Act Two: Annmarie – Home Thoughts From Abroad
I moved to LA because I wanted an adventure. I was invited to play some showcases here by an LA-based manager who saw me gigging in Ireland. I was actually planning to go on to San Francisco afterwards, to meet up with some Irish friends, but I never made it. I got anchored down in Santa Monica.
I know I will return to live in Dublin someday, but it’s hard not to be romanced by the sun, sea, sand, good coffee and infinite possibilities of Los Angeles. It’s easy to be an individual in LA – far easier in many ways than in Ireland. People are slow to judge you. There’s no pressure to be married and in a stable job. It’s a land that supports the arts and the artistic, even if it has a cut-throat side.
I was lucky. I had songwriting deals with Disney and Warner Brothers shortly after I moved here. However, it’s easy to fall into the trap of forgetting WHY you wanted to make music in the first place when you’re with a major corporation. Soon it becomes about what sells… not what moves you.
The Britney Spears era was emerging, and churning out chart fodder of that ilk wasn’t what I wanted to do, and I found myself without a job. I was considering quitting until I ran into Cynthia at an LA club. I loved her music, her tenacity and her vision of the Indie world. Inspired by the potential of putting our creative energies together, we formed Saucy Monky together with Adam (Moncello) and Carson (Cohen), and the wonderful world of indie was revealed to me.
I also found myself part of a music community that was reminiscent of my days playing at The International Bar in Dublin with the likes of Damien Dempsey, Glen Hansard, Mundy and Naimee Coleman. I had missed that. It can be hard to find that kind of supportive community in LA, but Cynthia was totally dialed in to it. For me it was the perfect context in which to become intoxicated again with the power and the excitement of making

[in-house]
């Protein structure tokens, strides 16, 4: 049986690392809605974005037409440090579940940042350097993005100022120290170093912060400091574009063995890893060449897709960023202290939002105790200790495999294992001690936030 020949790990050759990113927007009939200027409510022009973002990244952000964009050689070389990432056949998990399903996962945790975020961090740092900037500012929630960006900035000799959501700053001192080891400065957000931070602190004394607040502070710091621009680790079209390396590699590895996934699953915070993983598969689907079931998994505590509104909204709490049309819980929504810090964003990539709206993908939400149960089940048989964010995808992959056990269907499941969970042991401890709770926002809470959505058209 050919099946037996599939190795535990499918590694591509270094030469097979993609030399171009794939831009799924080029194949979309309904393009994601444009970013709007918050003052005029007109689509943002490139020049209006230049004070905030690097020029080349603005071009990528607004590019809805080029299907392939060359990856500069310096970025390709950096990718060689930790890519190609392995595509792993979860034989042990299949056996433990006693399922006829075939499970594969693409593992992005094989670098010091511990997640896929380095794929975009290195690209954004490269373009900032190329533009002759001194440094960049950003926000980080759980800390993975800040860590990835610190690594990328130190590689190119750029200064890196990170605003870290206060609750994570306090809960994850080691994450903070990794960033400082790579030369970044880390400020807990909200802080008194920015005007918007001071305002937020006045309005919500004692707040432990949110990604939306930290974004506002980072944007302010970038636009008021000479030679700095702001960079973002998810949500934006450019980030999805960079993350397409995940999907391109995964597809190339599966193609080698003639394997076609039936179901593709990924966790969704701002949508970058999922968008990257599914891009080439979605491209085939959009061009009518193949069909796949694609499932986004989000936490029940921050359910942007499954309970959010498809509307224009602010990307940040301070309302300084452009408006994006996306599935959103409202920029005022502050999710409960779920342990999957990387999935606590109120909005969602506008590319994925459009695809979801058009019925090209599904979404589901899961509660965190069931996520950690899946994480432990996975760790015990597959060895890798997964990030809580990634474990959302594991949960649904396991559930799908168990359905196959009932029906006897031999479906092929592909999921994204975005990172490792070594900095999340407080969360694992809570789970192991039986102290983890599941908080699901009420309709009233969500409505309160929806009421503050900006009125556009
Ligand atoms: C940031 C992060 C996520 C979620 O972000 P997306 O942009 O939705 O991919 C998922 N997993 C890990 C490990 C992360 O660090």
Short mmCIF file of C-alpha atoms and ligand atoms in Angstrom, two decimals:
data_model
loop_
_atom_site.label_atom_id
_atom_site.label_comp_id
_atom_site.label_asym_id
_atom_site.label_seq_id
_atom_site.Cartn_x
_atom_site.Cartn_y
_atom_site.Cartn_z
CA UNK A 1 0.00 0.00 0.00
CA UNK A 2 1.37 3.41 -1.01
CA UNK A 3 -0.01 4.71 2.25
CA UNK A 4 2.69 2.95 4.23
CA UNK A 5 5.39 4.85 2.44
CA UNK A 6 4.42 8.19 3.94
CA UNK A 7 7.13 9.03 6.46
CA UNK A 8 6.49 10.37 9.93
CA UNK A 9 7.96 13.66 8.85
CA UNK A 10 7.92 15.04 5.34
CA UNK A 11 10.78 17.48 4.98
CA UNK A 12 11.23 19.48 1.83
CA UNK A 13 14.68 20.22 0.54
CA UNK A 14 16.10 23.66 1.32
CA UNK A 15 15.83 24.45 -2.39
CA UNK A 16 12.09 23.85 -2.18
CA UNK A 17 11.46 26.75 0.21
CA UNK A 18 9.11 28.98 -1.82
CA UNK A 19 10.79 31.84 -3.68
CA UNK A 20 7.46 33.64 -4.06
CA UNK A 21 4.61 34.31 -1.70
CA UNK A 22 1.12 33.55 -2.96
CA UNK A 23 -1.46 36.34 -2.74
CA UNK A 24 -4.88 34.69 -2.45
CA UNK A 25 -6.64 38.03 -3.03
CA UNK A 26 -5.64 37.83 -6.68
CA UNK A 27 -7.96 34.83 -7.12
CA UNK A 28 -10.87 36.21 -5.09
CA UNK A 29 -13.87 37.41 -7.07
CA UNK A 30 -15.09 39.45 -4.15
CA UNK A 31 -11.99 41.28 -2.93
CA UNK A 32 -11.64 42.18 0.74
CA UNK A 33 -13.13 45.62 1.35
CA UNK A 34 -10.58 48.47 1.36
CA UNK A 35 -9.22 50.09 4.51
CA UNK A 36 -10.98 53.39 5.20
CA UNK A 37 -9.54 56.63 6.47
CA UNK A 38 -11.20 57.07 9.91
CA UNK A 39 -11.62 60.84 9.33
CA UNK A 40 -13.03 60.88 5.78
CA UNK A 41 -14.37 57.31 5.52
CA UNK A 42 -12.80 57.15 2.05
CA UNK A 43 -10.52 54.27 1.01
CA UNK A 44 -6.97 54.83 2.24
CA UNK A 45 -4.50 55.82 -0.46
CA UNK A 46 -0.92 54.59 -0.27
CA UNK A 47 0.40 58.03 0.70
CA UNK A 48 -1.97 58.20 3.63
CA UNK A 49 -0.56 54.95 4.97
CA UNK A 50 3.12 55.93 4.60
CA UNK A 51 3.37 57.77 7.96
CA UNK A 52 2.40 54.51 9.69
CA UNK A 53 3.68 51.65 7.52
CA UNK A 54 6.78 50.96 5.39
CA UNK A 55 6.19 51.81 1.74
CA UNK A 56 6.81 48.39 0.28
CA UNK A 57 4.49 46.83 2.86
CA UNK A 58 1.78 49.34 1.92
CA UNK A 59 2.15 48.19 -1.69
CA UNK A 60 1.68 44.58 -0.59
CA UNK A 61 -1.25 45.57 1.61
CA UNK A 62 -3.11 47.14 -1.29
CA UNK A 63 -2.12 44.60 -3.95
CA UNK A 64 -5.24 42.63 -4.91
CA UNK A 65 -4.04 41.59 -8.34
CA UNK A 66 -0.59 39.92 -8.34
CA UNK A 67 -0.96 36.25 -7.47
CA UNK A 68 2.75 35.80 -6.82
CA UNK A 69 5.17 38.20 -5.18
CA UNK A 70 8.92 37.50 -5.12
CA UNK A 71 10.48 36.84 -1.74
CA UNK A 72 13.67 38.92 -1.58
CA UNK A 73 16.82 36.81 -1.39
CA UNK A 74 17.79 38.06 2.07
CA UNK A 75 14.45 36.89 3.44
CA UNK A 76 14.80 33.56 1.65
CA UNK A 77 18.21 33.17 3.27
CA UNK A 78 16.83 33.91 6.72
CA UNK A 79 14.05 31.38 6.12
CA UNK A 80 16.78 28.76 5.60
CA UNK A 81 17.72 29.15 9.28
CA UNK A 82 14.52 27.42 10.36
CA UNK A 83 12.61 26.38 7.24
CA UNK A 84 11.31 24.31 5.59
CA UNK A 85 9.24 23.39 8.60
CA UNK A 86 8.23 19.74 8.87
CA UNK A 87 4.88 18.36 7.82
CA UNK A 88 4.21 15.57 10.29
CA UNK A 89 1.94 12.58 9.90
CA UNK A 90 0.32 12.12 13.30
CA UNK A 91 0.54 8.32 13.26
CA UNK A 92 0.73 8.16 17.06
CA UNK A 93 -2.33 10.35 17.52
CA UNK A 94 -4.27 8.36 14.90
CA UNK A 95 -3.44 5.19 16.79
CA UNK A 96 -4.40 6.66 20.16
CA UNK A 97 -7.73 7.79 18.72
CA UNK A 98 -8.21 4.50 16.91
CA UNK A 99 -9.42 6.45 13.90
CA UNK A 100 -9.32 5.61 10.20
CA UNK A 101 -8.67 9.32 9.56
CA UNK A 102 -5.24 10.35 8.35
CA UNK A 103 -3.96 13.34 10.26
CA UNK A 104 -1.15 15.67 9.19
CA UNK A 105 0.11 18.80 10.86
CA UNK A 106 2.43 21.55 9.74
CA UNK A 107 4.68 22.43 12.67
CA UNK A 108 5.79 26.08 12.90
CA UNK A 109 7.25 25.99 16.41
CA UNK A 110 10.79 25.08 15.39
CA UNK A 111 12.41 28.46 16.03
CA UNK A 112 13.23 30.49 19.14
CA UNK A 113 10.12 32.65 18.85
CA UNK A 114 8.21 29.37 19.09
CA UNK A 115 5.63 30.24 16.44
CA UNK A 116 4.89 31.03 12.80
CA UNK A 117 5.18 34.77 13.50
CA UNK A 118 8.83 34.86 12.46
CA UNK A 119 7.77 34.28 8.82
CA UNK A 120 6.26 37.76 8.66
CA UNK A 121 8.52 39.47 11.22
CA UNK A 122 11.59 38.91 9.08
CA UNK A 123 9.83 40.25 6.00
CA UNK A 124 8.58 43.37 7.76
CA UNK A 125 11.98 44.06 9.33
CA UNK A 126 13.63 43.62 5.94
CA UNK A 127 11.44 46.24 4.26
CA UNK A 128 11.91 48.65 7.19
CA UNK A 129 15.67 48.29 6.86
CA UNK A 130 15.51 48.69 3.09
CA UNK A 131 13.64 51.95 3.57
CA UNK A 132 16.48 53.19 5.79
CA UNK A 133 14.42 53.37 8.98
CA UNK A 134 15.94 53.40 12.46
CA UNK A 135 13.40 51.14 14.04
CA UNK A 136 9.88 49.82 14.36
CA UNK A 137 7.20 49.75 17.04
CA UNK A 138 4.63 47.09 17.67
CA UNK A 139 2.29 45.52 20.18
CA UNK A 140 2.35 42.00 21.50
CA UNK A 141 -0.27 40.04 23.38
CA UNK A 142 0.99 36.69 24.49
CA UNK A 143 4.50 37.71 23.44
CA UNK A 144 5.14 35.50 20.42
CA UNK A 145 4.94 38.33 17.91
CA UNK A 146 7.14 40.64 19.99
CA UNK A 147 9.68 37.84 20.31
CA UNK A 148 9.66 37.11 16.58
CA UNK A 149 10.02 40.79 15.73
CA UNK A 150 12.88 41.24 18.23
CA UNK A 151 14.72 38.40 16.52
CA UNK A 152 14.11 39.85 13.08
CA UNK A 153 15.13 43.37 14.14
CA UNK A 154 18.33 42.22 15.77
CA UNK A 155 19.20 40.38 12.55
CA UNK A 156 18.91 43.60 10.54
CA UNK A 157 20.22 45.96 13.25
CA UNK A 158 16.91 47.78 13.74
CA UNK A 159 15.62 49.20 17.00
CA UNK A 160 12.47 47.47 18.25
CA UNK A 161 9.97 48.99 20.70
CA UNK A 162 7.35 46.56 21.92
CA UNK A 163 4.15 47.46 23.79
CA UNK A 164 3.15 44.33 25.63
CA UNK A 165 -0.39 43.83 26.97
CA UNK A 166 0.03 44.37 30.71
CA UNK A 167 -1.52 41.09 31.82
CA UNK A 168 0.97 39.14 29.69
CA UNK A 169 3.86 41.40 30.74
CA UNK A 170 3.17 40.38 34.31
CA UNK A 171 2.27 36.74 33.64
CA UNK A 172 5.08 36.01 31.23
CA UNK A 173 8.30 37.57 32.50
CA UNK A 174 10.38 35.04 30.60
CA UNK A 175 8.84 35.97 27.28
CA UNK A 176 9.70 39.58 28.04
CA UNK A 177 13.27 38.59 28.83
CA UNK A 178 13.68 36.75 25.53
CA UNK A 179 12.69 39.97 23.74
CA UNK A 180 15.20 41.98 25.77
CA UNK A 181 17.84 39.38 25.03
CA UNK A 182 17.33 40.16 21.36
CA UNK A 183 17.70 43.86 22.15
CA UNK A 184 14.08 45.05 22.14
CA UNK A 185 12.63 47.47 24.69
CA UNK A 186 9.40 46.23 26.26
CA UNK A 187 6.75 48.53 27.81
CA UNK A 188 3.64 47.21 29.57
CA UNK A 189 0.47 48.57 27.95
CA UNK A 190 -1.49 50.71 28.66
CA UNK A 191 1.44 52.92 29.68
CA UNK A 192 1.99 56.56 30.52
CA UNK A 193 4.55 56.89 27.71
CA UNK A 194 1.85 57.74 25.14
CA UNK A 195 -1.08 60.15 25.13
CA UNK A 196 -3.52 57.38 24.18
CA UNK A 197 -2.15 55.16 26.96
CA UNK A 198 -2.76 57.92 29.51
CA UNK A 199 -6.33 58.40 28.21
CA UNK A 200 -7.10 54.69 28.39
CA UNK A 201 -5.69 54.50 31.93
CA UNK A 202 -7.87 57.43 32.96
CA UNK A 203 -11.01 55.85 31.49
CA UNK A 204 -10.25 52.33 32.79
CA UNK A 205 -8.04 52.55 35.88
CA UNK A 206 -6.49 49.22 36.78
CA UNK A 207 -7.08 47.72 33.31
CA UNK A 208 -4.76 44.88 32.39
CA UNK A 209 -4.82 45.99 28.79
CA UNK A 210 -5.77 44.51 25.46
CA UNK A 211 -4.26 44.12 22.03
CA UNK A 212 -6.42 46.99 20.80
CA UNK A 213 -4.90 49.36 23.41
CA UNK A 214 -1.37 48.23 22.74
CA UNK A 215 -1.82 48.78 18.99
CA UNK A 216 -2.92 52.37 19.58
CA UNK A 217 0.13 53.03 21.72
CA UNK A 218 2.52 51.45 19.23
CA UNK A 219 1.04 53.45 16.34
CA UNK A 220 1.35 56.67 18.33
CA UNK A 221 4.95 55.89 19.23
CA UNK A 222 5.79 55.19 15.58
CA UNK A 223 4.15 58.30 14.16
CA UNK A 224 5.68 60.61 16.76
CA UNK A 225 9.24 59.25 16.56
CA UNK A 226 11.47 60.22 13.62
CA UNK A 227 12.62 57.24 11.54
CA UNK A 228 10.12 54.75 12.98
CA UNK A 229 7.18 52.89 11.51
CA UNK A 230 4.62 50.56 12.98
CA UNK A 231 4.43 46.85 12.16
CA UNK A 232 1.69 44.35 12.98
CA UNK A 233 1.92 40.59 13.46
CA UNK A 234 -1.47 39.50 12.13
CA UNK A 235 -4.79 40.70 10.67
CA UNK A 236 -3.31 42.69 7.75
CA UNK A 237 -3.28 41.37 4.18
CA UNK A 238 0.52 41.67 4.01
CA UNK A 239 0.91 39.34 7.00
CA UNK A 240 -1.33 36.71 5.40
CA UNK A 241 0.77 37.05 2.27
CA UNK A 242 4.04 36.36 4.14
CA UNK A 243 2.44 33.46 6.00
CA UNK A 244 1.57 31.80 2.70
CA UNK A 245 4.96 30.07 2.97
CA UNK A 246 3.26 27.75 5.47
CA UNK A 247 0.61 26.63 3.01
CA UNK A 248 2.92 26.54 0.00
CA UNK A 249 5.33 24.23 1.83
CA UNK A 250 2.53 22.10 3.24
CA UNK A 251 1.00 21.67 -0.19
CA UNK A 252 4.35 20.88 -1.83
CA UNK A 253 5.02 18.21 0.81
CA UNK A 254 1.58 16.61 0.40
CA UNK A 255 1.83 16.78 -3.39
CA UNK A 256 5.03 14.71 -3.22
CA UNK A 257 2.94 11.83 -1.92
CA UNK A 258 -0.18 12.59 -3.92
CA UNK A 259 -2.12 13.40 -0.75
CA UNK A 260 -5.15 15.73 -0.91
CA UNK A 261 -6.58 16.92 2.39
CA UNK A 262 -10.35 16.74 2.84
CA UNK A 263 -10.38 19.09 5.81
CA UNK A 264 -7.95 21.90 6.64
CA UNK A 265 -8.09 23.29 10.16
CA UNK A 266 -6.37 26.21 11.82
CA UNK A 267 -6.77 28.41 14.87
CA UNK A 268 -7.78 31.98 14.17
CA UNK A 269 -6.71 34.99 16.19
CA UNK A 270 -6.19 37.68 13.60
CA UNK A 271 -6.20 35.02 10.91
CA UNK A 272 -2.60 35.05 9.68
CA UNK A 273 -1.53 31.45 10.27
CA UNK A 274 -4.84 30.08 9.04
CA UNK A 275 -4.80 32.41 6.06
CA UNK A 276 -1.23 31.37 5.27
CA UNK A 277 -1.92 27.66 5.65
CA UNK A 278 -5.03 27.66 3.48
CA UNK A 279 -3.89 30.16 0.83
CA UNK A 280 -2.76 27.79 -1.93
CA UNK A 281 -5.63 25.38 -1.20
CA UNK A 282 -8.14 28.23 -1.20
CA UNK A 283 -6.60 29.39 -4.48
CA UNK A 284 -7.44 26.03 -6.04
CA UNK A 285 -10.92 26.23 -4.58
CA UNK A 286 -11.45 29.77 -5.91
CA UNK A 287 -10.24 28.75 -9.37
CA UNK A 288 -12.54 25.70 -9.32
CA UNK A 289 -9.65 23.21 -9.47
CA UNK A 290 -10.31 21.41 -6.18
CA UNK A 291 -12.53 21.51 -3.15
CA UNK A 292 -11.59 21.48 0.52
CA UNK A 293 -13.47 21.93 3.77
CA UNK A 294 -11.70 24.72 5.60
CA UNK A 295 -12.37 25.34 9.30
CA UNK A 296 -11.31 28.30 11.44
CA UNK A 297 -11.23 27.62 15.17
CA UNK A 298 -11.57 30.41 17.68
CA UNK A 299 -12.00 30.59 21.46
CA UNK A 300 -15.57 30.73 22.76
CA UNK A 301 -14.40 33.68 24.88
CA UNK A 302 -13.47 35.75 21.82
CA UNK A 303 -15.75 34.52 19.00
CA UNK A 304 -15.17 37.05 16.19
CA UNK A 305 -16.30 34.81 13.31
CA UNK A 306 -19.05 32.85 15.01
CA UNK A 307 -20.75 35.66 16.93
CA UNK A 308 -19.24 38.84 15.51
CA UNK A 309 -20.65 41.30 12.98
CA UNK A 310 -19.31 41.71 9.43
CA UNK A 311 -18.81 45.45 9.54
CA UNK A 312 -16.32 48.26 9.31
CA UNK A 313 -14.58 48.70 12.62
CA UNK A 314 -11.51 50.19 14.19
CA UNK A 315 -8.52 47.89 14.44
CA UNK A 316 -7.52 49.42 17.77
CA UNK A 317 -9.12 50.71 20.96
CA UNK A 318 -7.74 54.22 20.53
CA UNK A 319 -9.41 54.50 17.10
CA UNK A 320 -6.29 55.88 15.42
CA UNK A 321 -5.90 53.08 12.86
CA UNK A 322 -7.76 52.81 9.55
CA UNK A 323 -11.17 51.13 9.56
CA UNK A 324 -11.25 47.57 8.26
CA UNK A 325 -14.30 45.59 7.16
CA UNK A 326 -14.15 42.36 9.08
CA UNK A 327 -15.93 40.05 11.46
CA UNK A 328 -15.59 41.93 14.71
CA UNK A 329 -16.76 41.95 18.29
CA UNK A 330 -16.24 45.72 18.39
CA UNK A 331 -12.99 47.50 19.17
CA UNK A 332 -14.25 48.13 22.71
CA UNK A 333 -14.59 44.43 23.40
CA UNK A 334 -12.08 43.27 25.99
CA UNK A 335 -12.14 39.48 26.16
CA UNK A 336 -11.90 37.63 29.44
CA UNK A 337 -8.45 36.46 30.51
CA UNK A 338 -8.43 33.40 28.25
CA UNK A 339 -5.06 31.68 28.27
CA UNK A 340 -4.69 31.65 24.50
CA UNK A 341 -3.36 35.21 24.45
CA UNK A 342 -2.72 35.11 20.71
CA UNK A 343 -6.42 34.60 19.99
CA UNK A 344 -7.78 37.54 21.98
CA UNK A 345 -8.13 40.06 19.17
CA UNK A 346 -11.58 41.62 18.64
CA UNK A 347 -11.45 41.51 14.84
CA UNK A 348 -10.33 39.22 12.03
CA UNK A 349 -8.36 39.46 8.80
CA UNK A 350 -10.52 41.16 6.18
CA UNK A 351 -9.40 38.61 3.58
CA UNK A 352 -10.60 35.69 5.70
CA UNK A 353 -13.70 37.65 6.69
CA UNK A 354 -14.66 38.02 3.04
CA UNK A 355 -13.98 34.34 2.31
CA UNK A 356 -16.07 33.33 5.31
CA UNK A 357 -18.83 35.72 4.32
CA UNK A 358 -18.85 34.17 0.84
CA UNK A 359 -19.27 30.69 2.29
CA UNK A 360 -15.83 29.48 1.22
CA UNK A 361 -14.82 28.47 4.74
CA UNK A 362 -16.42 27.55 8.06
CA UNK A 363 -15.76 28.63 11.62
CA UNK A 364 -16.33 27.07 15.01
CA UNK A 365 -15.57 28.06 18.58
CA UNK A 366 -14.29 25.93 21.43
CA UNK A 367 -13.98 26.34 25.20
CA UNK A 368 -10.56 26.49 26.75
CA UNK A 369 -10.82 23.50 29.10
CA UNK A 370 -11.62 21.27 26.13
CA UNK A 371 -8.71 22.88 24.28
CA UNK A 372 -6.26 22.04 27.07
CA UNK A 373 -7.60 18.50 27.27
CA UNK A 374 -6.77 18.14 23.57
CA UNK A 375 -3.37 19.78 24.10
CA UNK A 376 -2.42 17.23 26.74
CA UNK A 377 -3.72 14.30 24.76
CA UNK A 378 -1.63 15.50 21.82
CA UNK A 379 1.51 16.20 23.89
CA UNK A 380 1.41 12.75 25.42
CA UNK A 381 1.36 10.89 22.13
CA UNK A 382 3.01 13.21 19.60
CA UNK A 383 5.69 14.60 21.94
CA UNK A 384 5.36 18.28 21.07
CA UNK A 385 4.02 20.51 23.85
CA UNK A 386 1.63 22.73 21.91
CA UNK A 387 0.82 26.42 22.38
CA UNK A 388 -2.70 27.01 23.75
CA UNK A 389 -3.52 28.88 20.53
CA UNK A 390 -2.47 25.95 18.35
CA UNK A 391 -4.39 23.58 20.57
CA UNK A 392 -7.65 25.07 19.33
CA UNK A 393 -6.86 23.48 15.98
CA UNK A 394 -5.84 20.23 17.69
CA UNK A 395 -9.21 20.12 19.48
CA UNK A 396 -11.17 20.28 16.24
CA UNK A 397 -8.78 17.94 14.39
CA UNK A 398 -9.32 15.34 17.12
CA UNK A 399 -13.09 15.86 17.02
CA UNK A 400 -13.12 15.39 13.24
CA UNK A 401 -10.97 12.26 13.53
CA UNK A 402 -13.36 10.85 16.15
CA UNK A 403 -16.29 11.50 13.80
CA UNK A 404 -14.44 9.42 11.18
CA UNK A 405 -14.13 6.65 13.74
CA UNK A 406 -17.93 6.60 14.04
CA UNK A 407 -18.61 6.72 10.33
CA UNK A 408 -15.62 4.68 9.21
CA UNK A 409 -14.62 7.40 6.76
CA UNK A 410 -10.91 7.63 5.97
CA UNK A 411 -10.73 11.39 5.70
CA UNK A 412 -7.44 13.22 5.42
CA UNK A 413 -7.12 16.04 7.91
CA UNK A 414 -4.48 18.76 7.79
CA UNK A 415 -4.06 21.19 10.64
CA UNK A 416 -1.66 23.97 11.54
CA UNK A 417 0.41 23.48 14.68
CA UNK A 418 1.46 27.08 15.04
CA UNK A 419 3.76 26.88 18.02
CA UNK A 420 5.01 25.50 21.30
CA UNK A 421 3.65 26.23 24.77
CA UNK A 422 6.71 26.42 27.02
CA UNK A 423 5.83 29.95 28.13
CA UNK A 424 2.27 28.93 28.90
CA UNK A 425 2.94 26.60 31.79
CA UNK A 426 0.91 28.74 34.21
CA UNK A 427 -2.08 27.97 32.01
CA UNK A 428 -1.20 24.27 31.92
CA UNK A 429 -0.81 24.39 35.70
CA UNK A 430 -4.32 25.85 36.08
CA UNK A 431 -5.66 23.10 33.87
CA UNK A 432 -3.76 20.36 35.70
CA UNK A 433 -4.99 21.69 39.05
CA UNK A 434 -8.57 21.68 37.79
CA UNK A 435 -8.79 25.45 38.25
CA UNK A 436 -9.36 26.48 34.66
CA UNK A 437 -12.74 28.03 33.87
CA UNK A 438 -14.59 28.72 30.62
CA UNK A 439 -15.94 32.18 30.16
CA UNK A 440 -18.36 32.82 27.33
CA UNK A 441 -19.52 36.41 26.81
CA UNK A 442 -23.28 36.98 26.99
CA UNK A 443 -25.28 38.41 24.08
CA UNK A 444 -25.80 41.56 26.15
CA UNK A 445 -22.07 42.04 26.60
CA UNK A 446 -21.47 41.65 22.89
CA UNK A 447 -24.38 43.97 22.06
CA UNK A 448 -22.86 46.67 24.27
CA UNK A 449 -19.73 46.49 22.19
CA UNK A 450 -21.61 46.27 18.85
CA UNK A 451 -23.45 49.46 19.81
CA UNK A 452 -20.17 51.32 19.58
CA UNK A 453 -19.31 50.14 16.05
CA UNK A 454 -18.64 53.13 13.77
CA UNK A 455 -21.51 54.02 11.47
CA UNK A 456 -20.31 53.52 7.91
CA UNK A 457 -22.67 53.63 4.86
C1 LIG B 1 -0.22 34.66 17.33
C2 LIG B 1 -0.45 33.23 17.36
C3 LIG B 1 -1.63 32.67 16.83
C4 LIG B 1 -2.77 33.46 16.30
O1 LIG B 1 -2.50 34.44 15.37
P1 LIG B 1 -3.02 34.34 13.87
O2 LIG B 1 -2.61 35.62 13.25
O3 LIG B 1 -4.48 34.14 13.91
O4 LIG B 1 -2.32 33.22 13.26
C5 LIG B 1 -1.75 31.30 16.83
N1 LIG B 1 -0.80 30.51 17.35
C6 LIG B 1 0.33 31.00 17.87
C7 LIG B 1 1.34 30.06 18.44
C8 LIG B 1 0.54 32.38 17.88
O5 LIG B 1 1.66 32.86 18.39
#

music – hopefully great music.
Looking back on my transplantation to LA, I’m amazed that I didn’t have a nervous breakdown. I knew no one. Everything was so unfamiliar. The accents, the freeways, and the lack of old buildings… even the sun. It’s so far removed from Dublin – but in the long run that’s what makes it such an adventure – which is what I came looking for.
I’m grateful for my experience in “lala land”. Not just the music and the musicians (because I really do think I’ve learned from my peers, here) but the whole buzz of the place. LA is a melting pot. I think I’ve grown as a person from living here.
Saucy Monky made music fun for me again, and I don’t think I’ve ever been happier, artistically. But the trip is just starting. Let’s see now just how far and how high we can take it... b
Saucy Monky return to Ireland for a nationwide tour, from Sept 11-19, sharing bills along the way with Tim Burgess and Nick Kelly.
See gig guide for full details
'Everybody Wants Something More' set to feature in new Stateside show...Read More